Why talking about mental illness isn’t always the answer

I called the Samaritans for the first time, in the middle of the night, a few years ago. After three rings, a soft female voice, saturated with sympathy, said hello in an almost-whisper.

‘Hello,’ I said.

‘How can I help?’

Feeling awkward, embarrassed, but emboldened by my namelessness, I reeled off my woes. The woman was wonderful. She spoke to me without excessive formality, curtness, or judgement. She showed an interest in me, not just my grievances. I told her my name and where I grew up, which, it turned out, was very near her home, so we stopped that discussion quite abruptly, lest our enshrined anonymity be punctured.

She listened. She told me what she thought. She shared her own redacted experience. I was grateful. But when the ‘sharing’ part was over, I was struck with a sudden sense that the next part should begin. The ‘how do we make this better?’ part. The solution, the treatment, the path to wellness. The bit that is absolutely not the Samaritan’s job.

‘Perhaps your next step would be to go to your doctor to discuss treatment options,’ she said.

‘But I’ve already done this,’ I said. ‘He told me to call you.’ She took a deep breath in and said nothing.

‘He said I was on an eighteen month waiting list to see a professional.’ I waited.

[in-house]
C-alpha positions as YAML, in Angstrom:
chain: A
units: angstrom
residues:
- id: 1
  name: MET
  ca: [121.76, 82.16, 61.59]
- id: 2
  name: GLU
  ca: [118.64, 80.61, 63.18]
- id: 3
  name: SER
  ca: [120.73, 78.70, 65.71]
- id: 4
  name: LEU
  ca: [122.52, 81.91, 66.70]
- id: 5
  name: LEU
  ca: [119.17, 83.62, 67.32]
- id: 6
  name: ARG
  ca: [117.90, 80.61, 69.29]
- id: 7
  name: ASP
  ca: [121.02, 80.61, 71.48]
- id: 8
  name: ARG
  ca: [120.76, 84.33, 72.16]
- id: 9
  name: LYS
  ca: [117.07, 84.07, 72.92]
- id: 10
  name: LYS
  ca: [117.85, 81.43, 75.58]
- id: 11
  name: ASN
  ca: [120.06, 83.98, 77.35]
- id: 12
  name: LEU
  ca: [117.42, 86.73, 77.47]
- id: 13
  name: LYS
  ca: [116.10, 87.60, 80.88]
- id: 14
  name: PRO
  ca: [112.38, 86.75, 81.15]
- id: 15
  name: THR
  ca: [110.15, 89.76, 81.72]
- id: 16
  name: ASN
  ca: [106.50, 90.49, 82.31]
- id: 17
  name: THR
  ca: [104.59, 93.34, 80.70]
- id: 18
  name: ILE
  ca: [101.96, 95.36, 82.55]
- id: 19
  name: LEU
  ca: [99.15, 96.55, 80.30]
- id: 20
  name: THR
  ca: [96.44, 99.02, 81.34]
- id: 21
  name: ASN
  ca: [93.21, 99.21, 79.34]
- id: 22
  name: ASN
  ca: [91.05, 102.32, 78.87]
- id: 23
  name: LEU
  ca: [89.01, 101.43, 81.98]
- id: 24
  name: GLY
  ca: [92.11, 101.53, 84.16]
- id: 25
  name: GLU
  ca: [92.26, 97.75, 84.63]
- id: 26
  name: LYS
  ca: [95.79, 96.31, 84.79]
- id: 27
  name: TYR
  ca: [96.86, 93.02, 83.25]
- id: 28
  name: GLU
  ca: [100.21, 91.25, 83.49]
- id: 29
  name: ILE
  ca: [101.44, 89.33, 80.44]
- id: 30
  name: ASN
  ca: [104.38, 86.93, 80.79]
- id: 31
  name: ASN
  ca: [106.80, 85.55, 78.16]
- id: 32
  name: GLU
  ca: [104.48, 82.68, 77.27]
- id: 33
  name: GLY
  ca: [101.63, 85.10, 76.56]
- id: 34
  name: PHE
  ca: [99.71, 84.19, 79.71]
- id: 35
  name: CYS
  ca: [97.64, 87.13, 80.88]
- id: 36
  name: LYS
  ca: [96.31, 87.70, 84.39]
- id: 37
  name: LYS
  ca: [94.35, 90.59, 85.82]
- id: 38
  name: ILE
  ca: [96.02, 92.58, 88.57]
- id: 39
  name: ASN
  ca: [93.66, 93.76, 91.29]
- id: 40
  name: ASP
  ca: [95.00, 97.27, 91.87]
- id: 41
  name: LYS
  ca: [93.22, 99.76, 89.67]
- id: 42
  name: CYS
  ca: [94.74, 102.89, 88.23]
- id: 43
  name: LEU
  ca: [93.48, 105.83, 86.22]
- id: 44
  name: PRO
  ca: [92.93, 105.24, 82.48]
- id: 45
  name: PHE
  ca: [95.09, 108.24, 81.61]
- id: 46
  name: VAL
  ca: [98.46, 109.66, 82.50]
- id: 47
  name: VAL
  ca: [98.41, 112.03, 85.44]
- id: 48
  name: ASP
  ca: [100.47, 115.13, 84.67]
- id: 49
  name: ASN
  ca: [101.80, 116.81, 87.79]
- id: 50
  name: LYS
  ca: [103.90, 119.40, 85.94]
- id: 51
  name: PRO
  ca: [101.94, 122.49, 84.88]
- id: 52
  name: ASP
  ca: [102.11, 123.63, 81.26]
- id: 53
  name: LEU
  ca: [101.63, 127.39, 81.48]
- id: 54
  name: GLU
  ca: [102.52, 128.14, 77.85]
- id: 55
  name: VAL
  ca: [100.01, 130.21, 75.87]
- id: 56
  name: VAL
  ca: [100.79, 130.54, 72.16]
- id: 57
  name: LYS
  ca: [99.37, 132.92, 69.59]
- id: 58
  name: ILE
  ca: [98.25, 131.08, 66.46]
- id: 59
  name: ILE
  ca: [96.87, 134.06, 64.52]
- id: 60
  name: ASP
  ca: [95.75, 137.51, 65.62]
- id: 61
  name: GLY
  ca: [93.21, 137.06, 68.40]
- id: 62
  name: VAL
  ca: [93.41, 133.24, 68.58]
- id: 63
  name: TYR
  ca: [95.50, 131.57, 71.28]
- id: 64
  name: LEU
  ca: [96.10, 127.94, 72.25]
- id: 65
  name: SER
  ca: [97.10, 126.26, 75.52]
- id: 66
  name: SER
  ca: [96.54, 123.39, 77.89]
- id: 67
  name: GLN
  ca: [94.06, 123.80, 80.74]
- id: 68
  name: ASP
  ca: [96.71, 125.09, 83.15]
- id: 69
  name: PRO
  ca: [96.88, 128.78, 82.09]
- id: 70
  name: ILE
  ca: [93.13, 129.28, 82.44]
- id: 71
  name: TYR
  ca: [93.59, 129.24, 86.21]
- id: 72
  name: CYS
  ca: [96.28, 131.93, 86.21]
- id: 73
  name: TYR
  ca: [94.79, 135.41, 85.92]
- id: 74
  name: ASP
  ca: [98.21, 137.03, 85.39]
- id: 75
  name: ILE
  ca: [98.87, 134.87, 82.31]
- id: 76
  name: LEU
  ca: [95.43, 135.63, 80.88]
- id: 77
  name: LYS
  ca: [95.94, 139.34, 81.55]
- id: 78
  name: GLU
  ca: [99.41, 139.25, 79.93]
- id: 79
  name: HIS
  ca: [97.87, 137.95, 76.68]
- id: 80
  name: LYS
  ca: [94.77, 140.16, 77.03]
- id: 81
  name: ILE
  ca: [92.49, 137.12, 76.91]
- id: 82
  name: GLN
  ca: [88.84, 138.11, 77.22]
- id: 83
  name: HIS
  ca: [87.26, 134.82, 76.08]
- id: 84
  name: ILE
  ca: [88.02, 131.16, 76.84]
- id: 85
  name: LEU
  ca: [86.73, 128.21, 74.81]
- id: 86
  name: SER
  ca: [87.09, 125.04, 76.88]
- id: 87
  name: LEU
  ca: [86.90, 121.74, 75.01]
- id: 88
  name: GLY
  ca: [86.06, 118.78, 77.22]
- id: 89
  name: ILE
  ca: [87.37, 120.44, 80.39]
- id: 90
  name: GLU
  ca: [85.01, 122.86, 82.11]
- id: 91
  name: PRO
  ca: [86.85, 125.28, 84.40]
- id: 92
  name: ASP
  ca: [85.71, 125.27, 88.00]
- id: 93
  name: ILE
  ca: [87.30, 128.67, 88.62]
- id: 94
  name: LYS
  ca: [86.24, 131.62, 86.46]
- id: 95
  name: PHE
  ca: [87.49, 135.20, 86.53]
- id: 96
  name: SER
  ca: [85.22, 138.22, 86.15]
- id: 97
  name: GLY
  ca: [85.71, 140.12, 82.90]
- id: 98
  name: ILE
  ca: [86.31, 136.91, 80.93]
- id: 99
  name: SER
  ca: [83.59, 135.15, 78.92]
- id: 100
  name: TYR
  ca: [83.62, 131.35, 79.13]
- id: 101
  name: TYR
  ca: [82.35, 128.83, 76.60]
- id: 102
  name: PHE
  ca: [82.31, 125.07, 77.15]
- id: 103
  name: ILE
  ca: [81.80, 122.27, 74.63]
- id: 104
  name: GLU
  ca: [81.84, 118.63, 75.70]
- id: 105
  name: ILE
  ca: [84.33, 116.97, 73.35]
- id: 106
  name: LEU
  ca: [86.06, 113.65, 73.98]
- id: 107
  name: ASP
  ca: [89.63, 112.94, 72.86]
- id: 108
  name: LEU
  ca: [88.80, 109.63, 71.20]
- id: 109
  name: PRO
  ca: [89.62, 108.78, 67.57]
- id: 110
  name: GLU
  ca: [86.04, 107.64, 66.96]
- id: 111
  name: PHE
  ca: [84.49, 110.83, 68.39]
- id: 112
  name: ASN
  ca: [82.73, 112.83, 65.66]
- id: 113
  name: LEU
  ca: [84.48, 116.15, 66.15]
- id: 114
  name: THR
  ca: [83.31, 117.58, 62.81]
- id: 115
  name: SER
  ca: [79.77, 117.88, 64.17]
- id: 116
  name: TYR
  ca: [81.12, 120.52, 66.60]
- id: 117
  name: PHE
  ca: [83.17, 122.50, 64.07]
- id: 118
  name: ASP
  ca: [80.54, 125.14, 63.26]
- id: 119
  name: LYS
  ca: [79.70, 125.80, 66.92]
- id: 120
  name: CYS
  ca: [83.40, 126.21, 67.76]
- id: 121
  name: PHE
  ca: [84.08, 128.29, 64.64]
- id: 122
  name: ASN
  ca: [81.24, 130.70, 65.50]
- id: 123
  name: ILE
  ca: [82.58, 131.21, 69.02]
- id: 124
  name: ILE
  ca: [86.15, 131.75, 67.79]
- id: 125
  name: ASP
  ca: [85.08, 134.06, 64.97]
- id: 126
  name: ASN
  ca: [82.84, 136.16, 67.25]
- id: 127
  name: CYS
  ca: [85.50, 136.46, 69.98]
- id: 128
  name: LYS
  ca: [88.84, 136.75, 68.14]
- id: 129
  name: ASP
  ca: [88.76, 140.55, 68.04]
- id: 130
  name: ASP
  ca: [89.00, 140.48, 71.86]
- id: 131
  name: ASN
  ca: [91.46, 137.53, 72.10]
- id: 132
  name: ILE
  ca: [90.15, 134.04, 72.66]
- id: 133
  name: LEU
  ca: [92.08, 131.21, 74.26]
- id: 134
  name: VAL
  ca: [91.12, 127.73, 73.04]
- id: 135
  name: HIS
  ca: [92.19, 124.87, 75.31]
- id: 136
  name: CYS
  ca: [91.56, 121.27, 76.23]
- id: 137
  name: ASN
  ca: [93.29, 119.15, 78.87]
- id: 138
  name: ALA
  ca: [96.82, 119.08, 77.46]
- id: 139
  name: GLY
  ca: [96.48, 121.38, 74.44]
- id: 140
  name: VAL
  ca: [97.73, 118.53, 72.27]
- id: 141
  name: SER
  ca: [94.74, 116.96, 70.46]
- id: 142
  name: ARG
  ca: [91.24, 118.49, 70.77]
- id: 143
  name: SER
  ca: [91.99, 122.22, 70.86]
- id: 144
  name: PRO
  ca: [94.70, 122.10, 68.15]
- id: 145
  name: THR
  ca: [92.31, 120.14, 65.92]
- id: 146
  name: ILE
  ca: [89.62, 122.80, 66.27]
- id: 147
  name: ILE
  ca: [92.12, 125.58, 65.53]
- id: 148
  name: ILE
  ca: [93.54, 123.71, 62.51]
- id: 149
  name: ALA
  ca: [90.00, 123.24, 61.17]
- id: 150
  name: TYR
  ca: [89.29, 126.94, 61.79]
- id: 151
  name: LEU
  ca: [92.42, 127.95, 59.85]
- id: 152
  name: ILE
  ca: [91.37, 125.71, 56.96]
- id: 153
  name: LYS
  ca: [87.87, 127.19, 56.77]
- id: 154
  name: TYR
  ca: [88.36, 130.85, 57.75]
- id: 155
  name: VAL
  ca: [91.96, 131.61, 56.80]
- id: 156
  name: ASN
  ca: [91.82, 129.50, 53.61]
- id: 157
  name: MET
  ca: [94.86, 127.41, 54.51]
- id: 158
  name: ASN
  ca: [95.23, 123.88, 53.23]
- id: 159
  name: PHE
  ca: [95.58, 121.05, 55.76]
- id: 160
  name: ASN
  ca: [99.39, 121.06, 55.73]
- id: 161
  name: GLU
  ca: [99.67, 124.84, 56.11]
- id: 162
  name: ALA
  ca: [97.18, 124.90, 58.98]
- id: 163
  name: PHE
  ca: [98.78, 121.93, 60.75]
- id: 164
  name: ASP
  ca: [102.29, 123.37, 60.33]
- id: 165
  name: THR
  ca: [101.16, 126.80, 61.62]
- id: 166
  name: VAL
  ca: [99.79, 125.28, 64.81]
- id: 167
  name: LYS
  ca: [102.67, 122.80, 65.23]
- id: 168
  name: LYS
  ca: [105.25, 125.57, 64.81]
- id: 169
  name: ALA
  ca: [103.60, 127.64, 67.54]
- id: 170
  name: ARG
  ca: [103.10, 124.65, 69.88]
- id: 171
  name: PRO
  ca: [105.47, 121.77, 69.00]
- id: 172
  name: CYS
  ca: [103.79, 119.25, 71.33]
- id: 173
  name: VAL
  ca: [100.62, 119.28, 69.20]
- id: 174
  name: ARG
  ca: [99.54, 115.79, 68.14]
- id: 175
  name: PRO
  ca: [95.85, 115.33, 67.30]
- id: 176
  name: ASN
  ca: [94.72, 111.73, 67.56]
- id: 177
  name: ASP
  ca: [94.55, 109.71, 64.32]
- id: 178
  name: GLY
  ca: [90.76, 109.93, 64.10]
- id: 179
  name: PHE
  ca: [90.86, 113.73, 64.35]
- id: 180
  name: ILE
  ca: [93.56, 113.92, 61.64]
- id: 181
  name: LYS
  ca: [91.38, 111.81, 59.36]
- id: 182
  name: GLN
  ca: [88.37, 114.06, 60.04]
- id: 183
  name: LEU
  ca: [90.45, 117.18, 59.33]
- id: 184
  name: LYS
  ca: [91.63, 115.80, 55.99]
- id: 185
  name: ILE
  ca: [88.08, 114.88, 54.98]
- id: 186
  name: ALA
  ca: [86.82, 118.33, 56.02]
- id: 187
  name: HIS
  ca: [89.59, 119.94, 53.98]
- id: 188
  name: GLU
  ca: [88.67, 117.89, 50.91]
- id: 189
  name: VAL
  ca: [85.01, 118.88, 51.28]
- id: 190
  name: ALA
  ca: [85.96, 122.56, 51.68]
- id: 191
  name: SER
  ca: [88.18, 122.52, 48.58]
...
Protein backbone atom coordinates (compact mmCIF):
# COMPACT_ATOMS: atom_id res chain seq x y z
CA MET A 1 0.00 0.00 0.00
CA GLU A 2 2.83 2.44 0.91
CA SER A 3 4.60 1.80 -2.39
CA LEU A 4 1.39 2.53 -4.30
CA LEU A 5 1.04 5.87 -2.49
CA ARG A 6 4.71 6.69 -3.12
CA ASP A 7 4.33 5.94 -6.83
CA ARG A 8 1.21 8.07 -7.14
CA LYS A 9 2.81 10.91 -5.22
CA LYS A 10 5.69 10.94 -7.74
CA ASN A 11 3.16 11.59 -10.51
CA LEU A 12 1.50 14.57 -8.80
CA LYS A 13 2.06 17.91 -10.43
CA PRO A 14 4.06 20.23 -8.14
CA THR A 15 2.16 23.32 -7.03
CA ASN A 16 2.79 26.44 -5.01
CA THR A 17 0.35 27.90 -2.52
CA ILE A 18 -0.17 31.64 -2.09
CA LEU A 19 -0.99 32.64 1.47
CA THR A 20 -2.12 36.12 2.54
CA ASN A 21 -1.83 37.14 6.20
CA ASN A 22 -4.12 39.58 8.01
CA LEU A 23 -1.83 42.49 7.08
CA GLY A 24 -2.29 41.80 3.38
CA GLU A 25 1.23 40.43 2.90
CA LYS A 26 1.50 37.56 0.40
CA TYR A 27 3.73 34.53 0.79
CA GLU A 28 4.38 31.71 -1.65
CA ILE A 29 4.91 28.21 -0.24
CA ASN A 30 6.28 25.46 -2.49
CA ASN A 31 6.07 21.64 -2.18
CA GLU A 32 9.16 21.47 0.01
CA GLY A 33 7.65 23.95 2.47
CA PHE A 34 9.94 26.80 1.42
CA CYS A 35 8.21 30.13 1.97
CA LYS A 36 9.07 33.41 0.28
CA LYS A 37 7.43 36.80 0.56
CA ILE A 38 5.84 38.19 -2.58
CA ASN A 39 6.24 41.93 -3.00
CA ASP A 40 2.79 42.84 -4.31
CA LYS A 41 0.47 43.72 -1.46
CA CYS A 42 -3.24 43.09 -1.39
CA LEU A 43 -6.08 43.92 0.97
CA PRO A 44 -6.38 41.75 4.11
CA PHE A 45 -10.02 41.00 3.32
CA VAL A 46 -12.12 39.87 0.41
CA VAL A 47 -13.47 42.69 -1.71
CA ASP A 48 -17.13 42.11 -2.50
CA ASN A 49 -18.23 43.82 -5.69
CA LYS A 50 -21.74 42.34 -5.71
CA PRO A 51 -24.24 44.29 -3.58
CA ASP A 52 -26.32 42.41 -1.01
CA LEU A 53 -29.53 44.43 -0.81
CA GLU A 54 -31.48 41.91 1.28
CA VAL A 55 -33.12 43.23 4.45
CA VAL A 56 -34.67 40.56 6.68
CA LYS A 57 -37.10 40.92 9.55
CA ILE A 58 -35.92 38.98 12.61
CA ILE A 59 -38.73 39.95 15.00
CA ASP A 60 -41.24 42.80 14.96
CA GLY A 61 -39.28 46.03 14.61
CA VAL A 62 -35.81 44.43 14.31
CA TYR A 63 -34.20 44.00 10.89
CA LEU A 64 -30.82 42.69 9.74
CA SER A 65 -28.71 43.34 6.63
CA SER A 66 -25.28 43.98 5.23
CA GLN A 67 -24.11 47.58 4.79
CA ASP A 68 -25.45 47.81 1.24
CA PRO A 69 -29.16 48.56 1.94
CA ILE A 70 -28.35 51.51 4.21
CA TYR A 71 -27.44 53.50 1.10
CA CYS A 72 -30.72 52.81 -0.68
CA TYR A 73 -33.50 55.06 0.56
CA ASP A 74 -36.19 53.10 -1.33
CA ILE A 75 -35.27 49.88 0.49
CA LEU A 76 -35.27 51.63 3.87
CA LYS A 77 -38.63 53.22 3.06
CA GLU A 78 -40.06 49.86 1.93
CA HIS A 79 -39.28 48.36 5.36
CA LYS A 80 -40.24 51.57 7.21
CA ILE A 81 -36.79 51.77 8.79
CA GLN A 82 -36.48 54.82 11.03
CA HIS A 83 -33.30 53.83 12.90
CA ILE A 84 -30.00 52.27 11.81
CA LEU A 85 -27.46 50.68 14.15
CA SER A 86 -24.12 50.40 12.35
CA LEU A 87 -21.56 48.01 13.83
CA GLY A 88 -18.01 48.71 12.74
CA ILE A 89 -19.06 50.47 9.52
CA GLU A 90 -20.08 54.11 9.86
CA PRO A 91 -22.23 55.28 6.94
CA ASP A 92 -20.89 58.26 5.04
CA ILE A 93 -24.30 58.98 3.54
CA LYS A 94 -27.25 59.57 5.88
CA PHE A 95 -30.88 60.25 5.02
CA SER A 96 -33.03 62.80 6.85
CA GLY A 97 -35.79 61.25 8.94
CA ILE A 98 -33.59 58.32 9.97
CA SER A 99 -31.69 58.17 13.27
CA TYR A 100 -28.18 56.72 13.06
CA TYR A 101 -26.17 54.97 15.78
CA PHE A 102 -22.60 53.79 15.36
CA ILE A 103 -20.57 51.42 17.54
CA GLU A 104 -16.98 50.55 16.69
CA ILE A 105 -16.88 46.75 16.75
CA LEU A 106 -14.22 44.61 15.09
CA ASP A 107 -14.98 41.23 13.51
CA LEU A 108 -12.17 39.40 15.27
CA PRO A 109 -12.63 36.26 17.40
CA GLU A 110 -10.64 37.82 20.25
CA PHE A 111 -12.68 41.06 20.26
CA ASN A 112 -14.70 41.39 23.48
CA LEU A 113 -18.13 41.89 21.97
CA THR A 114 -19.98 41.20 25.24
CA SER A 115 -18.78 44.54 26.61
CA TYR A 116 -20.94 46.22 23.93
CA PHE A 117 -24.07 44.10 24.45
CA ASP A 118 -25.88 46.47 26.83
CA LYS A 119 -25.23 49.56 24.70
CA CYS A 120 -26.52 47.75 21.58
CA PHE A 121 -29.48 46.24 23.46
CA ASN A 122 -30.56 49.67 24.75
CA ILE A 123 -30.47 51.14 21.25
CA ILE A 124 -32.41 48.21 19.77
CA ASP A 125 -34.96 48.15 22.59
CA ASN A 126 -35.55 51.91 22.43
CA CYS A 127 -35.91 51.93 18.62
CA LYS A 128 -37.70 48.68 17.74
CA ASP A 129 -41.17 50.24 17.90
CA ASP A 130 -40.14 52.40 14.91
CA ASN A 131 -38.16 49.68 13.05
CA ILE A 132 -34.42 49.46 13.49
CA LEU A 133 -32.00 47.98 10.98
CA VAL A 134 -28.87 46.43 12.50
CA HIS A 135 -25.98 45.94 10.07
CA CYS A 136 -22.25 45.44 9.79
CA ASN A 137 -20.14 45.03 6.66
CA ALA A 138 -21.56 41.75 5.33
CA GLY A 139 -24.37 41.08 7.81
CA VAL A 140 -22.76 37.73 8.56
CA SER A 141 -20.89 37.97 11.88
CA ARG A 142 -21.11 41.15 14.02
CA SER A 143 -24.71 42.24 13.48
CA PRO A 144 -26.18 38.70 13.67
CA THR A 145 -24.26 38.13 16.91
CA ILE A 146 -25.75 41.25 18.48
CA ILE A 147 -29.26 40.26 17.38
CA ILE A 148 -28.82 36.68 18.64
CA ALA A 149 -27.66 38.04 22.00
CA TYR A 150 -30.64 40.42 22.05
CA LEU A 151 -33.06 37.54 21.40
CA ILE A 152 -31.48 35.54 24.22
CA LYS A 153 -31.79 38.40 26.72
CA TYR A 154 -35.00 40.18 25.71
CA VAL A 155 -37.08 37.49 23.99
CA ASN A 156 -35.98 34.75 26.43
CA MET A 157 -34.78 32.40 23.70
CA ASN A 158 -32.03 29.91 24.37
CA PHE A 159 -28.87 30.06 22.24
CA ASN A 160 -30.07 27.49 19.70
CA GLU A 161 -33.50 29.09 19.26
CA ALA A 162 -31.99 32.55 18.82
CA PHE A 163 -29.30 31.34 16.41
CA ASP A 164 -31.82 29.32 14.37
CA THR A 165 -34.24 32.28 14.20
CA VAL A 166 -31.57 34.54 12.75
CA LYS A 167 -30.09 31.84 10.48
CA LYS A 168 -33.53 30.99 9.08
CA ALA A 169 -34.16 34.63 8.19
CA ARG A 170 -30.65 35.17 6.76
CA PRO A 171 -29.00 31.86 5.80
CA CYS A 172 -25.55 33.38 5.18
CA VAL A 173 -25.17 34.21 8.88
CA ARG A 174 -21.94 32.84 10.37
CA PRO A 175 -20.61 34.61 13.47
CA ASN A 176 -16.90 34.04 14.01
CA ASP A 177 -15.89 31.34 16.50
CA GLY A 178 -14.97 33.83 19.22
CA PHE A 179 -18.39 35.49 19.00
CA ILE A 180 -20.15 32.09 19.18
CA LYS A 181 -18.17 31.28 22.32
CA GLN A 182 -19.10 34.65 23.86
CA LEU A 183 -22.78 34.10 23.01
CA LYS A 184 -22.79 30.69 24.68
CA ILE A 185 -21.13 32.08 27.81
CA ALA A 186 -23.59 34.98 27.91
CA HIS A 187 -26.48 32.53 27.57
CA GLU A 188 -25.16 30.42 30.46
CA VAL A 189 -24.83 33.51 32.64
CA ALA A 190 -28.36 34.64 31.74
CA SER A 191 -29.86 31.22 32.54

As cathartic as the call was, it was clear that conversations of this nature were not a long-term solution. Offloading my woes was helpful – but only helpful once. Even knowing this, I called again a few weeks later, chasing the sense of blessed relief I felt after the first call, as one chases a hit from an illicit drug, sensing all the while that this was an abuse of the resource they were providing and hating myself a little for it. The inner critic scoffed as I talked, lambasting me for my infernal repetitive whining to these poor strangers. I was only able to shut him up with the following words:

It is not my choice to be stuck at this impasse, repeating my problems to a string of volunteers from across the nation. My choice would be to be spending that time and energy working towards a solution. But, being priced out of private treatment, and in the queue for NHS help, I am left with little option but to remain in this ‘offloading loop’.

When the volunteer asked the inevitable question, ‘Have you spoken to your doctor?’ the truth – that is neither universally nor locally acknowledged – hit home: the NHS is no longer in the business of helping those with moderate to severe depression get well. What I am expecting does not exist. I would have no choice but to piece together my own patchwork treatment plan with whatever was at hand. I thanked her and rang off, knowing I would not call again.

This experience has led me shrink a little from the campaigns that urge us to talk more about mental illness, as if words themselves were the antithesis of pain. ‘Talking about it,’ helps in the short term. It helps only if one can maintain the belief that the talking will ultimately lead to some upwards trajectory. Without this belief, therapeutic talking inevitably warps into mere complaining, which is only leads to a spiral of negativity, and makes depression worse.

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